By: David Ingram
Federal officials have warned authorities in New York City, Texas and Virginia about an unspecific threat of attacks by al Qaeda militants around Election Day, putting local law enforcement on alert days before the vote, officials said on Friday.
A U.S. government source in Washington said some federal agencies sent bulletins to local and state officials flagging the information but that the threat was relatively low level.
The Port Authority of New York and New Jersey, which operates airports, tunnels and bridges around New York City, continues high levels of patrol it has had in place, spokesman Steve Coleman said.
Coleman declined to offer details on the warning, but the New York City Police Department said the threat report lacked specifics and was still being assessed.
"We are aware of the information," the department said in a statement, adding that it was working with intelligence agencies and the Joint Terrorism Task Force.
Although some of the attention of U.S. authorities has shifted to Islamic State-inspired attacks, the al Qaeda network has shown resilience more than 15 years after it was responsible for the Sept. 11 attacks on New York and the Pentagon.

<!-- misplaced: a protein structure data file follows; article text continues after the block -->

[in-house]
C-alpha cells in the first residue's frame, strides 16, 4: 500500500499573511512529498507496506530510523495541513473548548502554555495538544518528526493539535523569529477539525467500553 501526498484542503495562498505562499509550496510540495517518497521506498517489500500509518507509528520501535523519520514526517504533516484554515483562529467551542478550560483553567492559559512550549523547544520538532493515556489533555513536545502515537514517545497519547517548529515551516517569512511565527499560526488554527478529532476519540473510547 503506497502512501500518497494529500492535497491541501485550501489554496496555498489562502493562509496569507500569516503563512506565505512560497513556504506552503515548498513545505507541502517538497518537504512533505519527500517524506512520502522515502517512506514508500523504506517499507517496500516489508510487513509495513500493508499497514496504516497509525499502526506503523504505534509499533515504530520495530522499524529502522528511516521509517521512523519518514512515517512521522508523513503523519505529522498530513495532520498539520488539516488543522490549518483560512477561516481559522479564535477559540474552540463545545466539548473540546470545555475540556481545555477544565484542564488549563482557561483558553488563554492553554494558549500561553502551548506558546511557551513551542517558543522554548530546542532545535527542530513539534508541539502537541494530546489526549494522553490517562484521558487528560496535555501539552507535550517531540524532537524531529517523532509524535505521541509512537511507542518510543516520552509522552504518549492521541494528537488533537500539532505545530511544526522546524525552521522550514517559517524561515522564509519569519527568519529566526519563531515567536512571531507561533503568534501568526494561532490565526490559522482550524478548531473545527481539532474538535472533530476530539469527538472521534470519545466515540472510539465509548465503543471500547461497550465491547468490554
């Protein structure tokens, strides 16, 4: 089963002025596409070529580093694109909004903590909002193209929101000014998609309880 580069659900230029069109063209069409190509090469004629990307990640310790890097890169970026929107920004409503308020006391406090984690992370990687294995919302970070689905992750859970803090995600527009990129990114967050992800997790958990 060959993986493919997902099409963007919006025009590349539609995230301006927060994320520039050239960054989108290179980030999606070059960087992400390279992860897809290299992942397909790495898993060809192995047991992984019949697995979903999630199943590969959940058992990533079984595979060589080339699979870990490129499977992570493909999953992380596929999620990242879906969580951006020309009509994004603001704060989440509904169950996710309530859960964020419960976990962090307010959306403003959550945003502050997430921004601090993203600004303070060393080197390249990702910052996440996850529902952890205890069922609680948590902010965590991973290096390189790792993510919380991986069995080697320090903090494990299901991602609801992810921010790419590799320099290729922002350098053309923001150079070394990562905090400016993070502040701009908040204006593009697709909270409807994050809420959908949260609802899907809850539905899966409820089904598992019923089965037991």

Last month, the United States carried out strikes in Afghanistan targeting two of al Qaeda's senior leaders there, and al Qaeda's Yemen branch has posed a risk to merchant ships in waterways nearby.
U.S. intelligence agencies still view al Qaeda and its affiliates as a top counter terrorism priority.
The White House said it was aware of the reported al Qaeda threats and mindful of increased risk of attacks during events such as Election Day.
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